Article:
contact with the general public.” Tr. 22. The ALJ found, at step four, that Turner was
unable to perform any of his past relevant work. Tr. 26. Finally, at step five, the ALJ
determined that considering Turner’s age, education, work experience and RFC, he could
perform jobs existing in significant numbers in the national economy, and therefore
concluded that he was not disabled during the period at issue. Tr. 27-28.
II. STANDARD OF REVIEW
This court is charged with conducting a de novo review of any portion of the
magistrate judge’s R&R to which specific, written objections are made. 28 U.S.C. §
636(b)(1). A party’s failure to object is accepted as agreement with the conclusions of
the magistrate judge. See Thomas v. Arn, 474 U.S. 140, 149-50 (1985). The
recommendation of the magistrate judge carries no presumptive weight, and the
responsibility to make a final determination rests with this court. Mathews v. Weber, 423
U.S. 261, 270-71 (1976).
Judicial review of the Commissioner’s final decision regarding disability benefits
“is limited to determining whether the findings of the [Commissioner] are supported by
substantial evidence and whether the correct law was applied.” Hays v. Sullivan, 907
F.2d 1453, 1456 (4th Cir. 1990). Substantial evidence is “more than a mere scintilla of
evidence but may be somewhat less than a preponderance.” Id. (internal citations
omitted). “[I]t is not within the province of a reviewing court to determine the weight of
the evidence, nor is it the court’s function to substitute its judgment for that of the
[Commissioner] if his decision is supported by substantial evidence.” Id. Where
conflicting evidence “allows reasonable minds to differ as to whether a claimant is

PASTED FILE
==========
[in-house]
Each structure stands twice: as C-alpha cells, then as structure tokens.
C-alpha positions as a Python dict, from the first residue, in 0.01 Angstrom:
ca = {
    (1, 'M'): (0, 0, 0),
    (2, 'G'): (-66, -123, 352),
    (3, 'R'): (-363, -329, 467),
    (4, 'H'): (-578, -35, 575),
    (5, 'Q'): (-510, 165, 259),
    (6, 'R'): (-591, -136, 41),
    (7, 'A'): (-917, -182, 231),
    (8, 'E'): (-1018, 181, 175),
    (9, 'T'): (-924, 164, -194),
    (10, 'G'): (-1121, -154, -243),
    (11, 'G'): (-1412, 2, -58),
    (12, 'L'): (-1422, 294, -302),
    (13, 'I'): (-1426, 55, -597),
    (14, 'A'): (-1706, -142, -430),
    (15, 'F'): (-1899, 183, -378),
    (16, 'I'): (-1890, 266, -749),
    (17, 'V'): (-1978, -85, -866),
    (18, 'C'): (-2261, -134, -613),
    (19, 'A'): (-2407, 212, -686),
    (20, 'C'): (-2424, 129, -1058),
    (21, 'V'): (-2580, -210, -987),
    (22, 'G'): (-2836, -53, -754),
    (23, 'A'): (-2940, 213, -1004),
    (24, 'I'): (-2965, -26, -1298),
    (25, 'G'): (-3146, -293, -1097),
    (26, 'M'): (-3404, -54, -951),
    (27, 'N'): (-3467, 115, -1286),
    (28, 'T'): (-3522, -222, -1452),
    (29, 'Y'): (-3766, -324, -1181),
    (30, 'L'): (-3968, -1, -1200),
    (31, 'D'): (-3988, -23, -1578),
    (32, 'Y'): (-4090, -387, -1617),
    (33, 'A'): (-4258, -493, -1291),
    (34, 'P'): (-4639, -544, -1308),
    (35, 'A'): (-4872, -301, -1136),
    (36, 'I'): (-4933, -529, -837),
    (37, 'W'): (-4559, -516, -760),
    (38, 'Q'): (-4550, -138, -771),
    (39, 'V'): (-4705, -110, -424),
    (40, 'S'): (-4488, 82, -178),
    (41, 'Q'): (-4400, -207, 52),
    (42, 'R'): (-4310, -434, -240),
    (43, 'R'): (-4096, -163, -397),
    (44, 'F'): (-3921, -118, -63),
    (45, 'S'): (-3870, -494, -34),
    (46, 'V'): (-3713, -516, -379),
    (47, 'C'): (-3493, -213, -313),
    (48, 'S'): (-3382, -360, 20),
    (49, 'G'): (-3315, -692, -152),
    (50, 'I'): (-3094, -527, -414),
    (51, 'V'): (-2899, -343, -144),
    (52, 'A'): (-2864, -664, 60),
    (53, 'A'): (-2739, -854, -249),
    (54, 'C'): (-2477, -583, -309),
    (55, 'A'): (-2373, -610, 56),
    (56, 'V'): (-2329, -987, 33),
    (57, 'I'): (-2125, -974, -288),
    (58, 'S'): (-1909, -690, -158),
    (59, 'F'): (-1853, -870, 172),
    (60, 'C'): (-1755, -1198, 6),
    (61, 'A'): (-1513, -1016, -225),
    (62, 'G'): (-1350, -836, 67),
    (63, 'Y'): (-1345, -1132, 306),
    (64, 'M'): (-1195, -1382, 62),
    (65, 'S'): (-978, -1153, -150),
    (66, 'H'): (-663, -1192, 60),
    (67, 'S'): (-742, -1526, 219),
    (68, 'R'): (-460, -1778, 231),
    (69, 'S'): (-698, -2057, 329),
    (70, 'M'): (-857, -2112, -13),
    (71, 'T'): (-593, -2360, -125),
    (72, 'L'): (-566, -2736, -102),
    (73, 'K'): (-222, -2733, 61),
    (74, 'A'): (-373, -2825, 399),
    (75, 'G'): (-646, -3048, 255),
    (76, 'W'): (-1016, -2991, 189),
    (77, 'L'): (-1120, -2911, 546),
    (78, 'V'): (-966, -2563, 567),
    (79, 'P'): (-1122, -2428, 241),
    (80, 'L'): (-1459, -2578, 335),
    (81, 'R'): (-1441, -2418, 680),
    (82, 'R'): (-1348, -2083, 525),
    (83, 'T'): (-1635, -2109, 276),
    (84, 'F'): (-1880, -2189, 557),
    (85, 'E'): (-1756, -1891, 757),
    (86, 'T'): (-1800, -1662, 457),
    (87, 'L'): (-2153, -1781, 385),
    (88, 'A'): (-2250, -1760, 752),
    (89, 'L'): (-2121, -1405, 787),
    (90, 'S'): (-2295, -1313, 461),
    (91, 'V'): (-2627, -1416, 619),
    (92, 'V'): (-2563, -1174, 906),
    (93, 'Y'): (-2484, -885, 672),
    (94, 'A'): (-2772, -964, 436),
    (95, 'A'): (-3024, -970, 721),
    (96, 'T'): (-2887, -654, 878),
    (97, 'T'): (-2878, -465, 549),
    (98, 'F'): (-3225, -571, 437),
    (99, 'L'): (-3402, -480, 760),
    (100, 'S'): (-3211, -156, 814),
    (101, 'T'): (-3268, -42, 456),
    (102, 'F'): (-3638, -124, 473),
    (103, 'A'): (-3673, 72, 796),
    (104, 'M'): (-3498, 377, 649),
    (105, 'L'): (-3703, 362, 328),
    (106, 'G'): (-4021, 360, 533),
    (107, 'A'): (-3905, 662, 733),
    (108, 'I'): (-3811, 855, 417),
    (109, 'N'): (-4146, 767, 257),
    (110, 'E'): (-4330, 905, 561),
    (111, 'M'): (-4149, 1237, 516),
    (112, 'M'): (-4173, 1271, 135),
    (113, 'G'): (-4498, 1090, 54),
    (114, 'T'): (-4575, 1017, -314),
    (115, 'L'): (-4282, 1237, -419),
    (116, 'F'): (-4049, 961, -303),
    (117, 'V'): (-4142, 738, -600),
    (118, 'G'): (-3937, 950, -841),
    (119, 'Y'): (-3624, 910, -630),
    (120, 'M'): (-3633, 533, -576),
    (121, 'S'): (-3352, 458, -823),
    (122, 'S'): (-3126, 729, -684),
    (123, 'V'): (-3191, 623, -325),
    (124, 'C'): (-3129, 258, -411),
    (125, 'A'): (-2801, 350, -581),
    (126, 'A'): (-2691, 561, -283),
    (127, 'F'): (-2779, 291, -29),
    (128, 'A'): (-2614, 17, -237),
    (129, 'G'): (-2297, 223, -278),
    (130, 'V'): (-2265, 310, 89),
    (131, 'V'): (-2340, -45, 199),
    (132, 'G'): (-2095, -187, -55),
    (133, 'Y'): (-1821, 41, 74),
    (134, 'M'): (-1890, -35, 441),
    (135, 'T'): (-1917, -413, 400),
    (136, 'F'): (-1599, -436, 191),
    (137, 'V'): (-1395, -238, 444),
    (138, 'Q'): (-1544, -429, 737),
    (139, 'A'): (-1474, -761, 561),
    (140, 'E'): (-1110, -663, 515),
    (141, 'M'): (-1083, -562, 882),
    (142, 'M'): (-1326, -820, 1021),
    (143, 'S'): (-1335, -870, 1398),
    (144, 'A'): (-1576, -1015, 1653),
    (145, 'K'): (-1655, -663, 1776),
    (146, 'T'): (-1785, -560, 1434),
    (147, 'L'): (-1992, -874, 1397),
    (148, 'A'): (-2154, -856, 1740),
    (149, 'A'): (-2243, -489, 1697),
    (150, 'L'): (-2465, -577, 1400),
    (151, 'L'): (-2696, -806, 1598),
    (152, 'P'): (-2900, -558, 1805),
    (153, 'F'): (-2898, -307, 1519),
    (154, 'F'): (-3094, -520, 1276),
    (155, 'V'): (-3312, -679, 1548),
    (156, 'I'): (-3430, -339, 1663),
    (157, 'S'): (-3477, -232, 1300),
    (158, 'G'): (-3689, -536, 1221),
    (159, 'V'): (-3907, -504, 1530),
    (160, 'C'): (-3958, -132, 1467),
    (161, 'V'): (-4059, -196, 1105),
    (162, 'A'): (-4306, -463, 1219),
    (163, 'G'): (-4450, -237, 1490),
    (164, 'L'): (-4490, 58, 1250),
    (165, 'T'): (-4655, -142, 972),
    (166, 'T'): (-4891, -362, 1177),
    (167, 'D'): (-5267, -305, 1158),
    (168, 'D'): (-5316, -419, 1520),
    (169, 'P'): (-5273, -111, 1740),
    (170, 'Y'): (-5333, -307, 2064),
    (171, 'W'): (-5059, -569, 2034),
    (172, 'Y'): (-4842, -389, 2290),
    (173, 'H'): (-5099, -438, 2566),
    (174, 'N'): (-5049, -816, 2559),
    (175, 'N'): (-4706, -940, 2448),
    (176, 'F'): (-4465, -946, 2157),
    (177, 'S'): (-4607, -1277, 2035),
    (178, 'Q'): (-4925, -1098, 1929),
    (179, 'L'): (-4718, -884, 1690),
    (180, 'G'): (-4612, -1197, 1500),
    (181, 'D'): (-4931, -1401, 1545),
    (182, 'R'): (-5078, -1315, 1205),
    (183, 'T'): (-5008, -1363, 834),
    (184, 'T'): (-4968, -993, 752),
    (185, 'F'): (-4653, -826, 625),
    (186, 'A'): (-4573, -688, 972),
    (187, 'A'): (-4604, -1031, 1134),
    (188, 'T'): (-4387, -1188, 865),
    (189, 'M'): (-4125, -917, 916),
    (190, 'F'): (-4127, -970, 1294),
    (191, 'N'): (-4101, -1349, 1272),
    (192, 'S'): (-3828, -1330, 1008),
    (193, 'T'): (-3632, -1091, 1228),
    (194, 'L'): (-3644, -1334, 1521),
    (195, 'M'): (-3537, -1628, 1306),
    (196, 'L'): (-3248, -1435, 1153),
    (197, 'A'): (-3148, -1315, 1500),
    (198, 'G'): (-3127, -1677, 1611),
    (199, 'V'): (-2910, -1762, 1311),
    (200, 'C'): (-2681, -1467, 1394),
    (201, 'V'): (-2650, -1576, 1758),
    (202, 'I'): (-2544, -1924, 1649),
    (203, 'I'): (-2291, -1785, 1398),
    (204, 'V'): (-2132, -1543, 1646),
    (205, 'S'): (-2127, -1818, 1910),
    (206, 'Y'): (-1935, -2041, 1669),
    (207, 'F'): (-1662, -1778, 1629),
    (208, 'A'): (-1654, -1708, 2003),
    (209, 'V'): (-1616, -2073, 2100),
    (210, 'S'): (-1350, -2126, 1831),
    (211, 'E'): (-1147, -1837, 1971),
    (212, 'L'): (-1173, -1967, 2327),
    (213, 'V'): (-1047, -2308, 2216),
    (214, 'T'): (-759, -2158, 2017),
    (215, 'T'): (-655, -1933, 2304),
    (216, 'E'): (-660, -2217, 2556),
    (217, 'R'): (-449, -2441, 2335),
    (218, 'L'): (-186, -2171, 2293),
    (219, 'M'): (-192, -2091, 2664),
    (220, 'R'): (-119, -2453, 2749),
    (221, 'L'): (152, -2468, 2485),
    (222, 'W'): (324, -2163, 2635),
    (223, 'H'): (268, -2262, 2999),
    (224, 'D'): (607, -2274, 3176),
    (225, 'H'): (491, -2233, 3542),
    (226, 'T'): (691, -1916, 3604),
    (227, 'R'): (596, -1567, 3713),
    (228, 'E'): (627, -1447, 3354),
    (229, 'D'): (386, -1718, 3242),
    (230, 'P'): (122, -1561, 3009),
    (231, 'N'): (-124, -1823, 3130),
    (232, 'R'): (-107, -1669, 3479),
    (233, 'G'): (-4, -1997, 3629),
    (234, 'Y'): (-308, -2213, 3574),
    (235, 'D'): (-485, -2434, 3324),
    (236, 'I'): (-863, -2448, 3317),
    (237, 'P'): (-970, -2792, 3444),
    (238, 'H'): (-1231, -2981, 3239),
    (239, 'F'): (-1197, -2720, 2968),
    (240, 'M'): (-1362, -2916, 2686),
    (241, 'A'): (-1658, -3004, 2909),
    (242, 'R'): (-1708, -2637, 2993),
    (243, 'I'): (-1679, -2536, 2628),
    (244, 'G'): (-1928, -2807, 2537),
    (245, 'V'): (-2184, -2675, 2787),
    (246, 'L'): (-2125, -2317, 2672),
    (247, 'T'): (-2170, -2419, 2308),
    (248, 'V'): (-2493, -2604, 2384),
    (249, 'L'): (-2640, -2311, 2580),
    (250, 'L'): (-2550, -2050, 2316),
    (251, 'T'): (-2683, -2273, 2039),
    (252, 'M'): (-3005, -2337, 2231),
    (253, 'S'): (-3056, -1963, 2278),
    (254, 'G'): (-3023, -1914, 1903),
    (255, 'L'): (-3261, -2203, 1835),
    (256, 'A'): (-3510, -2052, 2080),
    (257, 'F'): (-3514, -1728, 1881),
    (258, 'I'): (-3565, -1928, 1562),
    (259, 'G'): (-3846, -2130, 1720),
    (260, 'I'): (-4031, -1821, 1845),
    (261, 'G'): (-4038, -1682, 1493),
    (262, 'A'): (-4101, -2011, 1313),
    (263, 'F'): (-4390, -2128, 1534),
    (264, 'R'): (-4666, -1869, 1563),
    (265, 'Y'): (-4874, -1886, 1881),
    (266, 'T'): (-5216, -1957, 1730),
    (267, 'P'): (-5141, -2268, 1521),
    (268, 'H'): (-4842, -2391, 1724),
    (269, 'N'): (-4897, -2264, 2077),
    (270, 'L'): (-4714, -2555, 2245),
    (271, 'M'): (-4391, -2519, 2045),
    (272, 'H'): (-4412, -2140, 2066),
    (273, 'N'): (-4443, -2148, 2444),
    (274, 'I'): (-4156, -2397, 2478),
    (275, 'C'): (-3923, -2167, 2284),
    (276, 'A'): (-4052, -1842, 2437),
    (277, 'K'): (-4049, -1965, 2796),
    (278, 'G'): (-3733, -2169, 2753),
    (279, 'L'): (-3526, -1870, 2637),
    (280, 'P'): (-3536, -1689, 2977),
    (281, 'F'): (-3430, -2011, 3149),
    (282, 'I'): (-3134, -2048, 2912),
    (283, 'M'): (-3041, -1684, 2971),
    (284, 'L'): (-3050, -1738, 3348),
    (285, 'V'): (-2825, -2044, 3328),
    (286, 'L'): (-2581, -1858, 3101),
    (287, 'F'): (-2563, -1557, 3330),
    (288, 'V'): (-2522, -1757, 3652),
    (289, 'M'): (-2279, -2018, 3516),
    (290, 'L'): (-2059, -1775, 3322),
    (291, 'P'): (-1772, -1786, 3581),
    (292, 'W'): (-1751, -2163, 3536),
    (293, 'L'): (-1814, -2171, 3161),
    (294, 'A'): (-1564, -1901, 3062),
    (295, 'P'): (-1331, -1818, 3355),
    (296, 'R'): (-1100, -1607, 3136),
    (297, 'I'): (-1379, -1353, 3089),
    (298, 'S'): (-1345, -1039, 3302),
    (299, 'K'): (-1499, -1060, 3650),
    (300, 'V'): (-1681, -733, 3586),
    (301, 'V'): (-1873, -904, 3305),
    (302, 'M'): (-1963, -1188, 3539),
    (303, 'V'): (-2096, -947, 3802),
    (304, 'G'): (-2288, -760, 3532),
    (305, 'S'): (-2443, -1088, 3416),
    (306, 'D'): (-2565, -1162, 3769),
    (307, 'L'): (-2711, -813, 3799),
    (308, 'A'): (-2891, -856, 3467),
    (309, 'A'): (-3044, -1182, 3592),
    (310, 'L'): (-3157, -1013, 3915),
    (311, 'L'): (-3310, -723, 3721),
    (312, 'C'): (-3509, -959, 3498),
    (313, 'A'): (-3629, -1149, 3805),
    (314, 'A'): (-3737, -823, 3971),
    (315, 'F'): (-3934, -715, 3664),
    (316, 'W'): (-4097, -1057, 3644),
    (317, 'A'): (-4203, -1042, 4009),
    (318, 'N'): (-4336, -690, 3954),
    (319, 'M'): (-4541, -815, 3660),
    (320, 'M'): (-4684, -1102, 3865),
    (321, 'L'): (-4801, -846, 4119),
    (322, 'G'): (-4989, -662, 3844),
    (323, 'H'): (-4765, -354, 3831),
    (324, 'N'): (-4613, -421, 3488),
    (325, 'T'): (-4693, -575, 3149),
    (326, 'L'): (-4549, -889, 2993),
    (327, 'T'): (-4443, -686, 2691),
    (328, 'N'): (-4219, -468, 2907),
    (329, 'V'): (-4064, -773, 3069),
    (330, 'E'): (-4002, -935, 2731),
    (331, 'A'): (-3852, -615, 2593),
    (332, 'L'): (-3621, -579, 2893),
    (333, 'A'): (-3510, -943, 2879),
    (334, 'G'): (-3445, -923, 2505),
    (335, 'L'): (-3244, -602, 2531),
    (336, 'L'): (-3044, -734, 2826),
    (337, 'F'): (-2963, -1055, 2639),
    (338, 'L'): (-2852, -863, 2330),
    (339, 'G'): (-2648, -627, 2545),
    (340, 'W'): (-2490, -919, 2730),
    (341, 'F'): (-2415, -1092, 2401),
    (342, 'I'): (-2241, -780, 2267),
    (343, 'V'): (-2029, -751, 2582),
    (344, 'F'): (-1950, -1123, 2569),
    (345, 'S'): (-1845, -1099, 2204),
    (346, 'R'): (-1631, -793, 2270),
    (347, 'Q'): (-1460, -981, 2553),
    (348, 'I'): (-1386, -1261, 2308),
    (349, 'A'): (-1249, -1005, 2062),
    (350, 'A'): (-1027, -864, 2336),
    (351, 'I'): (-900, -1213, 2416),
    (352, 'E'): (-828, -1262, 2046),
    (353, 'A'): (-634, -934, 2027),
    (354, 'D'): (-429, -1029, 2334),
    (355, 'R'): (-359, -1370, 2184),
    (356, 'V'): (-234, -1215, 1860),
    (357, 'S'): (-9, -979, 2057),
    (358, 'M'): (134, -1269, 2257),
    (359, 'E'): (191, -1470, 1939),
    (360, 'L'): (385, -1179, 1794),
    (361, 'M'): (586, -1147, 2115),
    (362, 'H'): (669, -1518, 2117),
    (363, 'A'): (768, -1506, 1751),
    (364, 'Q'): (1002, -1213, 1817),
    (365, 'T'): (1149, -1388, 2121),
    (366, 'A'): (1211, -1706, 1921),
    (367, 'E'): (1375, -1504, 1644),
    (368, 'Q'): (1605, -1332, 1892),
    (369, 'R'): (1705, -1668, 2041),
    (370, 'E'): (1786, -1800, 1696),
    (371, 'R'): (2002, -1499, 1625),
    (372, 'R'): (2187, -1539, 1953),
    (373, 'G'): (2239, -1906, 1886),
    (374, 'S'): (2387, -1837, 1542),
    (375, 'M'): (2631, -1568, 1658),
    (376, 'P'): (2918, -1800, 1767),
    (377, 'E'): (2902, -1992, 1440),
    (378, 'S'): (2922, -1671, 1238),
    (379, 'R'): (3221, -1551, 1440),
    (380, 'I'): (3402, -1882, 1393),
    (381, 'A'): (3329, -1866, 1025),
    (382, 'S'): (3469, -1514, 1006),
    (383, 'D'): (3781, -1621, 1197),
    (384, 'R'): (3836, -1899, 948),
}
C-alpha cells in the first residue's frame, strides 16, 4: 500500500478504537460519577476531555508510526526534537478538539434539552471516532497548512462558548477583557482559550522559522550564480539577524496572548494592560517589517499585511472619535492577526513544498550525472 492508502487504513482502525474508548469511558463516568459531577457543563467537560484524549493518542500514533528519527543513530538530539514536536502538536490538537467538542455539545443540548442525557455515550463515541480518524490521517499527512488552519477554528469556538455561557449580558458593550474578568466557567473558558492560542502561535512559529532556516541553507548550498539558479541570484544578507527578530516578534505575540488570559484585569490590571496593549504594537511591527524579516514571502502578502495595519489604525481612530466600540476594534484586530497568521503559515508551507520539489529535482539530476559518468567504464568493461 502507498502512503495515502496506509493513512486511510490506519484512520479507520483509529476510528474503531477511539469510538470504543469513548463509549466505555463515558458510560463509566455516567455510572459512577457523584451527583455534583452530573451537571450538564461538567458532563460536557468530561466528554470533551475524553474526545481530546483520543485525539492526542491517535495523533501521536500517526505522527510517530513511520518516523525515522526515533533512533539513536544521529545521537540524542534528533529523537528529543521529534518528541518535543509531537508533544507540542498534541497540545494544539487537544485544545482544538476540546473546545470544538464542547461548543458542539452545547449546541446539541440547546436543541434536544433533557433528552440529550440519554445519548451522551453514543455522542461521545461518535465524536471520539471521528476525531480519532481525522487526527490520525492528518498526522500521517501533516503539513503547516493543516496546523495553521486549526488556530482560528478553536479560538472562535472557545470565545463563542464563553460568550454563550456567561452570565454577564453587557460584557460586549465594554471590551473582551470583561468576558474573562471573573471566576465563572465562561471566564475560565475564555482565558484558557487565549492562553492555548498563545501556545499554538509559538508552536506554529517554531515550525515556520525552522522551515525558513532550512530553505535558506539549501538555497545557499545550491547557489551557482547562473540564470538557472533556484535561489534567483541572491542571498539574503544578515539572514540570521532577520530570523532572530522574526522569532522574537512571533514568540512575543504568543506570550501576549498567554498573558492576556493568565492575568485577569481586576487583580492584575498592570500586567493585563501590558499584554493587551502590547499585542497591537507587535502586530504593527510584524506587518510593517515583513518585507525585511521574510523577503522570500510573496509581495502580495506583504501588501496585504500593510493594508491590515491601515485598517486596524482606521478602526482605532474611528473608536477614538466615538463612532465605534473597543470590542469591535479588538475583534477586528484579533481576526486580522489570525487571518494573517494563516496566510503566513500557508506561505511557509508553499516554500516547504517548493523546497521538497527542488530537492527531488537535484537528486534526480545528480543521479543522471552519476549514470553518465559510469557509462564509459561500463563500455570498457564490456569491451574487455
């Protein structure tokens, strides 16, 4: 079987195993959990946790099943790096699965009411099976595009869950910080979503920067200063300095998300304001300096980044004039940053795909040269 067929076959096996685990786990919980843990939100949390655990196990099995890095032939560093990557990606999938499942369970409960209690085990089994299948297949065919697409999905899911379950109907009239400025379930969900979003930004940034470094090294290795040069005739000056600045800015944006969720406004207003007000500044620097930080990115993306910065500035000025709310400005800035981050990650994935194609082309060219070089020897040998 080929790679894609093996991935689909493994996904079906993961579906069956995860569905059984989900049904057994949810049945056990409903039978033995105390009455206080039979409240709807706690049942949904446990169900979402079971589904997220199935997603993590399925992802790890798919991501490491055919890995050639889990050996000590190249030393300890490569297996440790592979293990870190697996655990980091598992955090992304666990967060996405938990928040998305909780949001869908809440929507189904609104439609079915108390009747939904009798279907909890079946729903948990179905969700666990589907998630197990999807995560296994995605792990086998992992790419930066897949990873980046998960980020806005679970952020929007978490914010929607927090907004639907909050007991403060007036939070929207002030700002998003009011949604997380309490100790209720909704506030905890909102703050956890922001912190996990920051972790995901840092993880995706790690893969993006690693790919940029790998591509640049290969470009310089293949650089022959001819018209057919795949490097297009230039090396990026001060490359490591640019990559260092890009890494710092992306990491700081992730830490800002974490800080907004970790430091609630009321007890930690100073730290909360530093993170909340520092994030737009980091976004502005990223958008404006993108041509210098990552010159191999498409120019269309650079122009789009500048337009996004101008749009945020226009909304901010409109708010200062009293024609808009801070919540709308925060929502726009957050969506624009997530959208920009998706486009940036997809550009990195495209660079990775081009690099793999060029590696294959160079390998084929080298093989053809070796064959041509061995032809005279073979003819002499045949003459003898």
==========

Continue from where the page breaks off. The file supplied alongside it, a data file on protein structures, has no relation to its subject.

disabled, the responsibility for that decision falls on the [ALJ],” not on the reviewing
court. Craig v. Chater, 76 F.3d 585, 589 (4th Cir. 1996) (internal citation omitted).
In Turner’s intitial brief, he alleged five errors by the ALJ. The magistrate judge
considered two of these alleged errors and recommended that the court reverse and
remand the Commissioner’s decision on the basis of those two errors. The Commissioner
objects to the R&R on two grounds, arguing the magistrate judge erred in: (1) finding
that the ALJ failed to comply with applicable law in evaluating the testimony of Turner’s
father; and (2) finding that the case must be remanded for consideration of a letter
submitted by Turner’s father to the Appeals Council. The court considers each objection
Testimony of Turner’s Father
The Commissioner first objects to the magistrate judge’s determination that the
ALJ failed to adequately discuss the testimony of Thomas Turner (“Thomas”), Turner’s
father, regarding Turner’s inability to maintain gainful employment for more than a few
months or successfully live on his own. Comm’r’s Objections 4-6.
When making a pain and credibility assessment, an ALJ “must consider the entire
case record, including . . . statements and other information provided by . . . other persons
about the symptoms and how they affect the individual.” SSR 96-7p (emphasis added).
Other persons may include non-medical sources such as spouses, parents, caregivers,
siblings, other relatives, friends, neighbors, and clergy. 20 C.F.R. § 404.1513(d). These
lay witnesses “may provide [statements] about how the symptoms affect [a claimant's]
activities of daily living and [her] ability to work . . . .” 20 C.F.R. § 404.1529(a). In
considering evidence from these sources, “it would be appropriate to consider such